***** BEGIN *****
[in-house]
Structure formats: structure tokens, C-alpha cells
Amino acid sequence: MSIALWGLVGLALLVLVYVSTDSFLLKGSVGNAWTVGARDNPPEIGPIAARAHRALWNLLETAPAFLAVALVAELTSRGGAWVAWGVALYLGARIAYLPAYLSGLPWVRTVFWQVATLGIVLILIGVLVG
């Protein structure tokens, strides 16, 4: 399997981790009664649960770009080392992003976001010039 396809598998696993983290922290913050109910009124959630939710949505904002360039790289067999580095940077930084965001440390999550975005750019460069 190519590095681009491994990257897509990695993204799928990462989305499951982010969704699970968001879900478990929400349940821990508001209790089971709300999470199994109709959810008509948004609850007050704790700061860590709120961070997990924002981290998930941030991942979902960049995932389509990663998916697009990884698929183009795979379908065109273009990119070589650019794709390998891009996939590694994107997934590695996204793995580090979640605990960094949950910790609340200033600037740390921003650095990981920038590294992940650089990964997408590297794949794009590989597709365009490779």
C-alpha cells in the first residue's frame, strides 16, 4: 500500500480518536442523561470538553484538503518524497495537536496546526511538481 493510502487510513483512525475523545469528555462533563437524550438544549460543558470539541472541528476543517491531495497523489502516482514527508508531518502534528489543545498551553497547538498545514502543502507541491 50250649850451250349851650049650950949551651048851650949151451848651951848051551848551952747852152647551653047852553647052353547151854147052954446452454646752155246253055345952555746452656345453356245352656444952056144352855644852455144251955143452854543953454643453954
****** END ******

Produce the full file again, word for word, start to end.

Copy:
[in-house]
Structure formats: structure tokens, C-alpha cells
Amino acid sequence: MSIALWGLVGLALLVLVYVSTDSFLLKGSVGNAWTVGARDNPPEIGPIAARAHRALWNLLETAPAFLAVALVAELTSRGGAWVAWGVALYLGARIAYLPAYLSGLPWVRTVFWQVATLGIVLILIGVLVG
């Protein structure tokens, strides 16, 4: 399997981790009664649960770009080392992003976001010039 396809598998696993983290922290913050109910009124959630939710949505904002360039790289067999580095940077930084965001440390999550975005750019460069 190519590095681009491994990257897509990695993204799928990462989305499951982010969704699970968001879900478990929400349940821990508001209790089971709300999470199994109709959810008509948004609850007050704790700061860590709120961070997990924002981290998930941030991942979902960049995932389509990663998916697009990884698929183009795979379908065109273009990119070589650019794709390998891009996939590694994107997934590695996204793995580090979640605990960094949950910790609340200033600037740390921003650095990981920038590294992940650089990964997408590297794949794009590989597709365009490779």
C-alpha cells in the first residue's frame, strides 16, 4: 500500500480518536442523561470538553484538503518524497495537536496546526511538481 493510502487510513483512525475523545469528555462533563437524550438544549460543558470539541472541528476543517491531495497523489502516482514527508508531518502534528489543545498551553497547538498545514502543502507541491 50250649850451250349851650049650950949551651048851650949151451848651951848051551848551952747852152647551653047852553647052353547151854147052954446452454646752155246253055345952555746452656345453356245352656444952056144352855644852455144251955143452854543953454643453954